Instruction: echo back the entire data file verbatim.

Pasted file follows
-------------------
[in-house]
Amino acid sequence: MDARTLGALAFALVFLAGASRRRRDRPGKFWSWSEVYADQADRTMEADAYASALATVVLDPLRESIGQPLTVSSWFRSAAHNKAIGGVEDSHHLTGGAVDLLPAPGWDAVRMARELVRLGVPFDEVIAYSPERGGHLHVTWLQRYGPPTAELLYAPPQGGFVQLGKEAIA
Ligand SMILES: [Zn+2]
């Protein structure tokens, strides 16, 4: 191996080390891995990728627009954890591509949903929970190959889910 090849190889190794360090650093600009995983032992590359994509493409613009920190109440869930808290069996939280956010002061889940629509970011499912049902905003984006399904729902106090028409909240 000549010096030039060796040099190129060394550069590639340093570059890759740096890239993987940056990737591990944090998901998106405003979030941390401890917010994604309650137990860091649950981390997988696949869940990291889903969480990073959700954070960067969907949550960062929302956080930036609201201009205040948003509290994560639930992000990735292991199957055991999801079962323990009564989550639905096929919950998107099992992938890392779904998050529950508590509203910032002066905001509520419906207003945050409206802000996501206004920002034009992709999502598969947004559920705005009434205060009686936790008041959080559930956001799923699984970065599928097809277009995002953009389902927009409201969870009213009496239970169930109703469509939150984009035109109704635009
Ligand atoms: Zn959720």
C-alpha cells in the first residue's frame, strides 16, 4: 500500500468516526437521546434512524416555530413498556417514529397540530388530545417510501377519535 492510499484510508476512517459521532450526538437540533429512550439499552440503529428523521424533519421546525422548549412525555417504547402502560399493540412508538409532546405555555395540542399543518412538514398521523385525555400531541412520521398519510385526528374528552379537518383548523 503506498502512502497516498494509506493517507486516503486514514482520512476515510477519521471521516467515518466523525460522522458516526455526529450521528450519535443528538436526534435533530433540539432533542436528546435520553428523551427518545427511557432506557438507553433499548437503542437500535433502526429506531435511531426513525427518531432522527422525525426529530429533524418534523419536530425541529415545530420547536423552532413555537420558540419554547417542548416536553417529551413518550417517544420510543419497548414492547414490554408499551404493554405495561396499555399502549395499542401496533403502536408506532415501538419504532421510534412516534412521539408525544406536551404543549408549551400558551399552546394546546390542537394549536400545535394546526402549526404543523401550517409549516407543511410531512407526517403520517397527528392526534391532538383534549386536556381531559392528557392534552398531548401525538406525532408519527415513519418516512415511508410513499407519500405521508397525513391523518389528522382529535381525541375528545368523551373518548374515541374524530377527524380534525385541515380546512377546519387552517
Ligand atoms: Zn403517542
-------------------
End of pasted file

[in-house]
Amino acid sequence: MDARTLGALAFALVFLAGASRRRRDRPGKFWSWSEVYADQADRTMEADAYASALATVVLDPLRESIGQPLTVSSWFRSAAHNKAIGGVEDSHHLTGGAVDLLPAPGWDAVRMARELVRLGVPFDEVIAYSPERGGHLHVTWLQRYGPPTAELLYAPPQGGFVQLGKEAIA
Ligand SMILES: [Zn+2]
């Protein structure tokens, strides 16, 4: 191996080390891995990728627009954890591509949903929970190959889910 090849190889190794360090650093600009995983032992590359994509493409613009920190109440869930808290069996939280956010002061889940629509970011499912049902905003984006399904729902106090028409909240 000549010096030039060796040099190129060394550069590639340093570059890759740096890239993987940056990737591990944090998901998106405003979030941390401890917010994604309650137990860091649950981390997988696949869940990291889903969480990073959700954070960067969907949550960062929302956080930036609201201009205040948003509290994560639930992000990735292991199957055991999801079962323990009564989550639905096929919950998107099992992938890392779904998050529950508590509203910032002066905001509520419906207003945050409206802000996501206004920002034009992709999502598969947004559920705005009434205060009686936790008041959080559930956001799923699984970065599928097809277009995002953009389902927009409201969870009213009496239970169930109703469509939150984009035109109704635009
Ligand atoms: Zn959720």
C-alpha cells in the first residue's frame, strides 16, 4: 500500500468516526437521546434512524416555530413498556417514529397540530388530545417510501377519535 492510499484510508476512517459521532450526538437540533429512550439499552440503529428523521424533519421546525422548549412525555417504547402502560399493540412508538409532546405555555395540542399543518412538514398521523385525555400531541412520521398519510385526528374528552379537518383548523 503506498502512502497516498494509506493517507486516503486514514482520512476515510477519521471521516467515518466523525460522522458516526455526529450521528450519535443528538436526534435533530433540539432533542436528546435520553428523551427518545427511557432506557438507553433499548437503542437500535433502526429506531435511531426513525427518531432522527422525525426529530429533524418534523419536530425541529415545530420547536423552532413555537420558540419554547417542548416536553417529551413518550417517544420510543419497548414492547414490554408499551404493554405495561396499555399502549395499542401496533403502536408506532415501538419504532421510534412516534412521539408525544406536551404543549408549551400558551399552546394546546390542537394549536400545535394546526402549526404543523401550517409549516407543511410531512407526517403520517397527528392526534391532538383534549386536556381531559392528557392534552398531548401525538406525532408519527415513519418516512415511508410513499407519500405521508397525513391523518389528522382529535381525541375528545368523551373518548374515541374524530377527524380534525385541515380546512377546519387552517
Ligand atoms: Zn403517542